And, regarding those types of projects, or products that people want to promote, if I were in their shoes, I would be very careful about which platform they would actually use to promote their product and raise money for it. And the reason I’m saying that is because Kickstarter at the moment is very much an ecommerce store, right, there are a lot of people that are just browsing the Kickstarter web pages for cool new products that they’ve found, and these are the types of platforms where people from anywhere could buy that prototype of that product and actually help make it happen. So when I think about crowdfunding, I very much think about two circles, one circle inside another; one smaller circle inside a much, much bigger one. The smaller circle is the direct community of people around the person who starts the campaign. So, for example, this is friends and family, people perhaps you come across at school or whatever, and then there is a much, much bigger circle which are, people all over the world who could be interested in buying that product. Now, a platform like GoFundMe or a platform like CoverrMe, which are personal crowdfunding projects, they are not so much these, we don’t target necessarily the big circle, right. We only target, or we expect to get most donations or contributions from direct family members or friends or friends of friends that have shared or that have seen their friends sharing it on Facebook or something like that. So, I think that, it’s for a person starting a new campaign to promote a product, I would be very careful in selecting the right platform to do it, and I’ll be very honest with you, that may not be CoverrMe, that may not be GoFundMe, it may just be Kickstarter in that case.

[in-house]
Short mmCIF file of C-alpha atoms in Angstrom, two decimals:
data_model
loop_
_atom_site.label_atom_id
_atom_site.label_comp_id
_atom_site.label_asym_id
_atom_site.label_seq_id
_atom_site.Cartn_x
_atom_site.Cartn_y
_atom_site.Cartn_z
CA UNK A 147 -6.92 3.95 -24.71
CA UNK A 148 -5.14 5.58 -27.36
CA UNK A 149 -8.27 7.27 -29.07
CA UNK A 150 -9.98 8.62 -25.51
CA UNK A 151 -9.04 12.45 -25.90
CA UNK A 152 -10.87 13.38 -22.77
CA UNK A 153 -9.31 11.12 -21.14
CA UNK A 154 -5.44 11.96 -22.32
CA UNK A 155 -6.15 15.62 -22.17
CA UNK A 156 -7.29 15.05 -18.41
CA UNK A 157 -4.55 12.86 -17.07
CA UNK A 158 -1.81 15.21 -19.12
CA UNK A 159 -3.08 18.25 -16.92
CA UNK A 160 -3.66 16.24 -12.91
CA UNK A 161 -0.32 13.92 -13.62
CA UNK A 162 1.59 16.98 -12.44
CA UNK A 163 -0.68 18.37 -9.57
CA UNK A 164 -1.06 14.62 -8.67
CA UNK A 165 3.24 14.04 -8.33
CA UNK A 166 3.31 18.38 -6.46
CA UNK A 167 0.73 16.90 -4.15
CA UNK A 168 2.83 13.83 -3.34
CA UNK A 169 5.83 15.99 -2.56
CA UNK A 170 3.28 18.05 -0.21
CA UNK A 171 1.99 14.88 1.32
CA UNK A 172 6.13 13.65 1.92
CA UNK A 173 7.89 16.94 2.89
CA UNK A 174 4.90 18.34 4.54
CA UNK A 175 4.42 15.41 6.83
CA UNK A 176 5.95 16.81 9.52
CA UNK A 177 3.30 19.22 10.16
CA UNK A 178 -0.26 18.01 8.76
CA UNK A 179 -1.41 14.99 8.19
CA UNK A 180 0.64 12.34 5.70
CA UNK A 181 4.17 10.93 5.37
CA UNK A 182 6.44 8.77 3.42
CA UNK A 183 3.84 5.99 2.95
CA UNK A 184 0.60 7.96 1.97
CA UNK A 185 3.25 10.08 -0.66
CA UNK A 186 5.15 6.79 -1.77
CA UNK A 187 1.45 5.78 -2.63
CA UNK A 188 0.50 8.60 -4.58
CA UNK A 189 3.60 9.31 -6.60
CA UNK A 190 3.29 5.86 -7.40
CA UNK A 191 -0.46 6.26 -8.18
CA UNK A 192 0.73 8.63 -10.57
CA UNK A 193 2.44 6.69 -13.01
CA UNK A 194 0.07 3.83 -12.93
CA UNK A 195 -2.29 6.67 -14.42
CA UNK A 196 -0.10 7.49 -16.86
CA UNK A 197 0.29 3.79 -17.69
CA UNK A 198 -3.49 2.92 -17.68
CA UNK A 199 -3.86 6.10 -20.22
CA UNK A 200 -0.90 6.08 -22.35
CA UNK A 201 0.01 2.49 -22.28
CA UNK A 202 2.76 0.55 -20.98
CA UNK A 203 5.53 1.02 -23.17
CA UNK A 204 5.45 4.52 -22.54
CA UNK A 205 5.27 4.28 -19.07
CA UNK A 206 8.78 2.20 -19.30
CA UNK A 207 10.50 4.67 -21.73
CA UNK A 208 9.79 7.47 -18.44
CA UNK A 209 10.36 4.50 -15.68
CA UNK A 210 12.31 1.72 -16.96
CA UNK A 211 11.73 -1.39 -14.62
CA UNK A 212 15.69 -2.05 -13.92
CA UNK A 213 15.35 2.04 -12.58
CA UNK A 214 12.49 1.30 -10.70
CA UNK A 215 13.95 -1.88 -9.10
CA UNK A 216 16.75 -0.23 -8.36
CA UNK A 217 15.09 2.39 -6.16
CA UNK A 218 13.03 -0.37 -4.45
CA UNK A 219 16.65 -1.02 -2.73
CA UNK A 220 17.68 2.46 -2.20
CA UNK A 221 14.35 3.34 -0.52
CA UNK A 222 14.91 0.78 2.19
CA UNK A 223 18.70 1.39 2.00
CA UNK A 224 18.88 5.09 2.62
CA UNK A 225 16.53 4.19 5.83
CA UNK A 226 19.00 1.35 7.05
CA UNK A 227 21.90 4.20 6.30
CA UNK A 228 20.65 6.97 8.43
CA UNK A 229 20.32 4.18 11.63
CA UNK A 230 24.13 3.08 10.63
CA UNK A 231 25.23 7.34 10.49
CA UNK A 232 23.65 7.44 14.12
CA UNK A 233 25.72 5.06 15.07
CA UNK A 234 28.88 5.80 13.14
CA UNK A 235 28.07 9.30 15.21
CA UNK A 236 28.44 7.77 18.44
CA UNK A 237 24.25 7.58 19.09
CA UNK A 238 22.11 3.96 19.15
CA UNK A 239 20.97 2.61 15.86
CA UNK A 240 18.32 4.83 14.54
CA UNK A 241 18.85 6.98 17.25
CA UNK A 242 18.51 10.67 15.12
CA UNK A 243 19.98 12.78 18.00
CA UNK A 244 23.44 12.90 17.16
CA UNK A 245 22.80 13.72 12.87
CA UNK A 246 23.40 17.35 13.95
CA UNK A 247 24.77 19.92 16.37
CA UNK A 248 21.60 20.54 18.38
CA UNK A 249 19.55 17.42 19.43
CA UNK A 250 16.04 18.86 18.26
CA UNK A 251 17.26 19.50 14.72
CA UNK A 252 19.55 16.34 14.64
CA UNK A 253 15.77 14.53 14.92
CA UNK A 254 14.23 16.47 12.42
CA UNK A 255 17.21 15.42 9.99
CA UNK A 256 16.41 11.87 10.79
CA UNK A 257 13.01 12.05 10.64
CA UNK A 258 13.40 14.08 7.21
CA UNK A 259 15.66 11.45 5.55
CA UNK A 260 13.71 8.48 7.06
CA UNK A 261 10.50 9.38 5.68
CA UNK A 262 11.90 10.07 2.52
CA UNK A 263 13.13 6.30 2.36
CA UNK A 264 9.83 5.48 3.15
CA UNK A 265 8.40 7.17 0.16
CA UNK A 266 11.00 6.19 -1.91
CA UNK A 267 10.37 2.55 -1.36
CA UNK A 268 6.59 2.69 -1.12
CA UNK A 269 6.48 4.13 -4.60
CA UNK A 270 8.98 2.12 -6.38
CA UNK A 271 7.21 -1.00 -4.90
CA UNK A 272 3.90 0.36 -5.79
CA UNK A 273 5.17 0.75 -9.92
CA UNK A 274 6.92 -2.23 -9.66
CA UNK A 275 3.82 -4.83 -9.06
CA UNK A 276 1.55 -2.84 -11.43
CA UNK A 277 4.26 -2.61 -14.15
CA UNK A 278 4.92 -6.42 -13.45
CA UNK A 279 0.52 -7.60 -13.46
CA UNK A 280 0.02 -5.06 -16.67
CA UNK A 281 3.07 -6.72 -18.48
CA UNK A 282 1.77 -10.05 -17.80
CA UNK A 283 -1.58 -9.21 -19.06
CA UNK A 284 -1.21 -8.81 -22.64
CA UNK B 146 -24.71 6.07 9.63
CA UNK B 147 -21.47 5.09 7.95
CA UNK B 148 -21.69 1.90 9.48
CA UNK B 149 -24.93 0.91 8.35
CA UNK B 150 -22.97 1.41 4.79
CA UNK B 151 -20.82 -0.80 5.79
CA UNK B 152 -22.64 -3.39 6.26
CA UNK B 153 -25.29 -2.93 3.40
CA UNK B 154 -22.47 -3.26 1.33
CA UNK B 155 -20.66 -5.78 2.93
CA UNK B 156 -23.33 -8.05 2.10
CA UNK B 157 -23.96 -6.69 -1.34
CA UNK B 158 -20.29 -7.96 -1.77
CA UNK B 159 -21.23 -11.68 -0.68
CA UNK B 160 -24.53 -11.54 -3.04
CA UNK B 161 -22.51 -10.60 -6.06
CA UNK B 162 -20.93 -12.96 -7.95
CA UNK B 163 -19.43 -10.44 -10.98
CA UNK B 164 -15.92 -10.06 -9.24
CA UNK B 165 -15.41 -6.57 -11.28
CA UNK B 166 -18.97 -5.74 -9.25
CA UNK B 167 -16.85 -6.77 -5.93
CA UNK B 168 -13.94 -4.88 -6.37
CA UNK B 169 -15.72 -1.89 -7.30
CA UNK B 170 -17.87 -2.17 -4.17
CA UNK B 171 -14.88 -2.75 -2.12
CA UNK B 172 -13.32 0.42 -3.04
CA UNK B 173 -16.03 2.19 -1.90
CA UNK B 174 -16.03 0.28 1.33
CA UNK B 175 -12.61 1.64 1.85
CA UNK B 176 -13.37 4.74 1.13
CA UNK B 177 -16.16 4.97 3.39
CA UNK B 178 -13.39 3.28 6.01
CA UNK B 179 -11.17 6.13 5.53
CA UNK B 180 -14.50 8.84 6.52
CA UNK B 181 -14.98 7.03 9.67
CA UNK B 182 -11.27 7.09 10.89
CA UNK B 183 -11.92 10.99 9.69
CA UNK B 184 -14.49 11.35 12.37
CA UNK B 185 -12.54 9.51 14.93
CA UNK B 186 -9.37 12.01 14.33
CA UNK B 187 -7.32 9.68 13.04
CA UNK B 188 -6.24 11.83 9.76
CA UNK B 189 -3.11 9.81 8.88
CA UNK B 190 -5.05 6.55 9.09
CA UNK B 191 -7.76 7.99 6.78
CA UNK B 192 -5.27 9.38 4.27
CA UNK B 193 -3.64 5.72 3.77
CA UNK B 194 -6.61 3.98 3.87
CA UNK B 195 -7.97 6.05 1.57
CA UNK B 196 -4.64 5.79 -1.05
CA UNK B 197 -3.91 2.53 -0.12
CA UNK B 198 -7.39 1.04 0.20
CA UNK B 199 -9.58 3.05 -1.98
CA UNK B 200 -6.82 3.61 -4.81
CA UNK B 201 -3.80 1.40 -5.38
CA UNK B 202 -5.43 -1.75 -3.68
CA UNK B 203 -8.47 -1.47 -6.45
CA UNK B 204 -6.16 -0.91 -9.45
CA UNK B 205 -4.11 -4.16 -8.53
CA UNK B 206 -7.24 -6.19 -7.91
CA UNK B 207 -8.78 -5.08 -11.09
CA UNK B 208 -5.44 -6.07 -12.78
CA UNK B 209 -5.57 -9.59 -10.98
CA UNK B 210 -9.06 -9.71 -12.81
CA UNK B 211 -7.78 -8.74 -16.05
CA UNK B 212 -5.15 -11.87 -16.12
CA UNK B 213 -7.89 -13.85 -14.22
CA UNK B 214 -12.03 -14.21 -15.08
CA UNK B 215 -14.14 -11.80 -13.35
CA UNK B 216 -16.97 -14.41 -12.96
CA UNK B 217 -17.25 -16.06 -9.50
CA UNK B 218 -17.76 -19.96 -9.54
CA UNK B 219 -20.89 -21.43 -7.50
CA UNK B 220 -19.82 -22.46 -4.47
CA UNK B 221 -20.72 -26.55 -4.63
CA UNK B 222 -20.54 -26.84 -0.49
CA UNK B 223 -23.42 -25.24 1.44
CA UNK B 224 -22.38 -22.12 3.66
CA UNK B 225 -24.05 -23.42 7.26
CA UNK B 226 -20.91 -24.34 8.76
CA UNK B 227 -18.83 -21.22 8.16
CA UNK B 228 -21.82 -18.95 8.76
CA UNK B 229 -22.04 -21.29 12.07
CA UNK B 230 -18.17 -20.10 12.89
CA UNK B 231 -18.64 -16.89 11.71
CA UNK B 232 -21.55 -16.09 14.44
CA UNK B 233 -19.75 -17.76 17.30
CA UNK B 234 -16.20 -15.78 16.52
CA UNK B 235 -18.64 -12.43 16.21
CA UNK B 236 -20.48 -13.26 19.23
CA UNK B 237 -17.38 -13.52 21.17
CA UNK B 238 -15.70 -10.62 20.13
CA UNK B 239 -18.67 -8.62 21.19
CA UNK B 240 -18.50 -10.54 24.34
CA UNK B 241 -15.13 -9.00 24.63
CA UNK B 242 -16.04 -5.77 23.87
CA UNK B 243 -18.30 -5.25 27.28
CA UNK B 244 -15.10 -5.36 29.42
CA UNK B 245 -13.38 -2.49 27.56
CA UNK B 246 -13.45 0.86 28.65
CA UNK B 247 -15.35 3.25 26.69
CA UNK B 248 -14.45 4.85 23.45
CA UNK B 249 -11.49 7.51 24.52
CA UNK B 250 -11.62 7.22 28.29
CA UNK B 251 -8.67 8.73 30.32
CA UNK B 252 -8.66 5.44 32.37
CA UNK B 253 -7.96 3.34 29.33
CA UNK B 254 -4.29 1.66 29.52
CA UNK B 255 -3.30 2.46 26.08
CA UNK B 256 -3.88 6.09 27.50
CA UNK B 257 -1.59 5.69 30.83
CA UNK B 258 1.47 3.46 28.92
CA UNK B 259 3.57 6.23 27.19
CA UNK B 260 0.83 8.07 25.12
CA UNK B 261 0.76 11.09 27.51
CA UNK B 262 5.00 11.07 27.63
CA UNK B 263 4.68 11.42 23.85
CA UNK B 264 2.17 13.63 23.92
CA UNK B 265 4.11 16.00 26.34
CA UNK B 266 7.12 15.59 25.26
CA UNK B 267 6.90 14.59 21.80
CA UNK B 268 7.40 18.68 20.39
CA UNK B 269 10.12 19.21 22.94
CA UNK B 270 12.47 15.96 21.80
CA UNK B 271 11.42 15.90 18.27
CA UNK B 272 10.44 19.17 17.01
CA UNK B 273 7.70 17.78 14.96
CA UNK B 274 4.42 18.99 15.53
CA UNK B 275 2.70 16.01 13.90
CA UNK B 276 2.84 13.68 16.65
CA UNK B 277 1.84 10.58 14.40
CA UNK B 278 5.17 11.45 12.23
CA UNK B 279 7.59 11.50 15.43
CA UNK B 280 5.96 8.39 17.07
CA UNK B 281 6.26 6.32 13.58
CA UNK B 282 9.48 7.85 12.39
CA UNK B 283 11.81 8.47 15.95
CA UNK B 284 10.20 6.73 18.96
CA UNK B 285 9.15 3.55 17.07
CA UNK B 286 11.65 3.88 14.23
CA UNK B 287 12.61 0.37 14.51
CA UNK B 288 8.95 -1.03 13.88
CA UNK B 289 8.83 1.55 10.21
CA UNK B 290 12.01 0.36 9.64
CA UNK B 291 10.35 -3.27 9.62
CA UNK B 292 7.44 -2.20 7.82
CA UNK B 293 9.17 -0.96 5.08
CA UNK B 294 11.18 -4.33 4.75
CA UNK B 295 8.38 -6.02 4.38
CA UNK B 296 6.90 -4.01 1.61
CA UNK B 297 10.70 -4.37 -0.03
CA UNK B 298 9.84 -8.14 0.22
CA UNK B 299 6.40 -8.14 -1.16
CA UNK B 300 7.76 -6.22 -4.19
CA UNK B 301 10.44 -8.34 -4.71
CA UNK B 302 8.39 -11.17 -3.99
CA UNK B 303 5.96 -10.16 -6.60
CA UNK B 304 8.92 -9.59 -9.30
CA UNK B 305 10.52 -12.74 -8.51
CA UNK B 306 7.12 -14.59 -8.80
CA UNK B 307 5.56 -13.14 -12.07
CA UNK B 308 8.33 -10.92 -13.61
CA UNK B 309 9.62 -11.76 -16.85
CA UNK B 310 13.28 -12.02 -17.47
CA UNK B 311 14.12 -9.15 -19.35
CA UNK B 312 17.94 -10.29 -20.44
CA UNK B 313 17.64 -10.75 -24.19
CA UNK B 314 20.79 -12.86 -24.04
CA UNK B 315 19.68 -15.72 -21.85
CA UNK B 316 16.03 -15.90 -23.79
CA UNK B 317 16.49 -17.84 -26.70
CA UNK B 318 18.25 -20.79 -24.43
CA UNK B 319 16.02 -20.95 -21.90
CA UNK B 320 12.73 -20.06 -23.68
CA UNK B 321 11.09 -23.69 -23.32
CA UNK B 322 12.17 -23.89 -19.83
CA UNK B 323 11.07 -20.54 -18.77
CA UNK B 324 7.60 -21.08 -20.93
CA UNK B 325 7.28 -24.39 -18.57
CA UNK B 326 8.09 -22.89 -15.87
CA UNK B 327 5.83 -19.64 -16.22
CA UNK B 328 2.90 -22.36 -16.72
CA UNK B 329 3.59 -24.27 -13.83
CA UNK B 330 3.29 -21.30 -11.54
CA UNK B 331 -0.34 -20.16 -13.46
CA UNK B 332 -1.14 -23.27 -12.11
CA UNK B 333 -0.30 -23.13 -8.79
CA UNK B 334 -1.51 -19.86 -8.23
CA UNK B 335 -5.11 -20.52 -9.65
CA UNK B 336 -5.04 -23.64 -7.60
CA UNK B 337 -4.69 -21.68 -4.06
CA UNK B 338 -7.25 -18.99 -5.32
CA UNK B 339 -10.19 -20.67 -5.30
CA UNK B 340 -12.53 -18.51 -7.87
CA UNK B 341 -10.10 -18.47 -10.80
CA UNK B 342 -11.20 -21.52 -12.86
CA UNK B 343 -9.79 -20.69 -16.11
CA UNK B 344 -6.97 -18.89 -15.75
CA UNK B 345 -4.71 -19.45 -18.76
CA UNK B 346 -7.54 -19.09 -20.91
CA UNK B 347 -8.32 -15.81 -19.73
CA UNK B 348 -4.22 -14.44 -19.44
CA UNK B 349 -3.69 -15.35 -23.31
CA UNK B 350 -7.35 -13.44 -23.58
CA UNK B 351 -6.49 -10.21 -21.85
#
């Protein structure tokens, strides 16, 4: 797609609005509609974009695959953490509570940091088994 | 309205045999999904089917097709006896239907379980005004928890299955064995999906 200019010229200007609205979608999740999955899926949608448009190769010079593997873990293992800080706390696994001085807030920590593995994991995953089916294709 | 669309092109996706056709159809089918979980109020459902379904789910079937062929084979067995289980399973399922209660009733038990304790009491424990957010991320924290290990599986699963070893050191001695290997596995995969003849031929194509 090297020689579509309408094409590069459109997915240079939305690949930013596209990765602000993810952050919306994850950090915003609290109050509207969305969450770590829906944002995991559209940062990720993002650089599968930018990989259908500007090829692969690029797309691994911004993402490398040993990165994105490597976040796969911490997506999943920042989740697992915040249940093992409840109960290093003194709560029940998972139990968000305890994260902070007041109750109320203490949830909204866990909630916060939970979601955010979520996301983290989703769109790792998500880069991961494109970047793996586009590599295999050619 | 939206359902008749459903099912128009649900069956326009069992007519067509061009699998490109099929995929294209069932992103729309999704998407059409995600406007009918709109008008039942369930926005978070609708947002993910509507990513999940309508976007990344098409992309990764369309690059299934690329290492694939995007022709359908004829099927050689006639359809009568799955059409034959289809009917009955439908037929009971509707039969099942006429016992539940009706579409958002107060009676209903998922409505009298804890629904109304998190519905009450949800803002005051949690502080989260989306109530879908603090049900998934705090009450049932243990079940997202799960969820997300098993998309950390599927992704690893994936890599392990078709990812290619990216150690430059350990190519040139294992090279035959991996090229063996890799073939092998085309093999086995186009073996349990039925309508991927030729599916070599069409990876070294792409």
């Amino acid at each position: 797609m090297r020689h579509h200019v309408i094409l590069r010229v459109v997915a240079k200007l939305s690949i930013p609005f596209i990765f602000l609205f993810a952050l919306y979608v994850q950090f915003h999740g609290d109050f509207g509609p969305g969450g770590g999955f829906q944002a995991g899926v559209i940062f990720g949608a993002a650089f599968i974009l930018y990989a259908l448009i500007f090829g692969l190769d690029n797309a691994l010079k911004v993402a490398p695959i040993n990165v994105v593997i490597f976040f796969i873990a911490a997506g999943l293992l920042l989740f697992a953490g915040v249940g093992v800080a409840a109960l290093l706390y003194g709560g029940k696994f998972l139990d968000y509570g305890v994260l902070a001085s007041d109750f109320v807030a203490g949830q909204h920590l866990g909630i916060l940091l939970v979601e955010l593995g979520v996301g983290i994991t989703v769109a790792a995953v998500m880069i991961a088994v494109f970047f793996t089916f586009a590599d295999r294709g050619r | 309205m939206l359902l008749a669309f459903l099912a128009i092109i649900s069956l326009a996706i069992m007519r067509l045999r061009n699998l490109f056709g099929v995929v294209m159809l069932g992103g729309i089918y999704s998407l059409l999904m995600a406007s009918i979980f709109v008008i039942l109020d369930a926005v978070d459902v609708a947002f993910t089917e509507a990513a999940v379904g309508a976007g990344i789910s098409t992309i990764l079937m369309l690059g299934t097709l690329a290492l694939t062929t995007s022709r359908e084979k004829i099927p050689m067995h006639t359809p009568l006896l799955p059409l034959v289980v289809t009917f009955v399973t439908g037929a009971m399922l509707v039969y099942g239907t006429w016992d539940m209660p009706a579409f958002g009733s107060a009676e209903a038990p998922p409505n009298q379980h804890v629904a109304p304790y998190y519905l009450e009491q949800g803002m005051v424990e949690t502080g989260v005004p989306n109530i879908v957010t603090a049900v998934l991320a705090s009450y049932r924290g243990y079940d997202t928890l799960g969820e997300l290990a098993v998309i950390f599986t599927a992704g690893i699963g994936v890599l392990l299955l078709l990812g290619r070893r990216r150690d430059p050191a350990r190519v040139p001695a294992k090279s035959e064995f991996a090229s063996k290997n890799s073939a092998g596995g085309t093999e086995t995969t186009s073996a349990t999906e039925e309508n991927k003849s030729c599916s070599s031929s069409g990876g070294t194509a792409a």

Jürgen:
That’s a really good point; it’s what audience are you reaching and what audience do you need to reach and where does that audience hang out.

Rob:
Exactly – and once CoverrMe gets more momentum and gets more traffic, you might actually see that it starts making sense to raise money for these types of new product releases and other cool stuff that the outer ring of people would contribute to. But I think you really need a million visitors a month to, in order to really get traction with that. Especially in that case, obviously the 5% fees that Kickstarter charges are peanuts compared to the 100 or 1,000 extra people that will actually buy the product.

Jürgen:
If you do get that traction, you’re right.

Rob:
Exactly

Jürgen:
Alright then – this has been fascinating. I really, really like the way you’ve approached this and the plans you’ve got for the future. So, I think it’s time we moved on to our innovation round, which I call the Buzz. So, it’s designed to help our audience who are primarily innovators and leaders in their field with some tips from your experience, based on what you’ve done in putting together these three crowdfunding platforms that you’ve described to us. So, I’m going to ask a series of five questions, and hopefully you’ll give us some really insightful answers that’s going to inspire everyone and help them do something awesome.

Rob:
Excellent

Jürgen: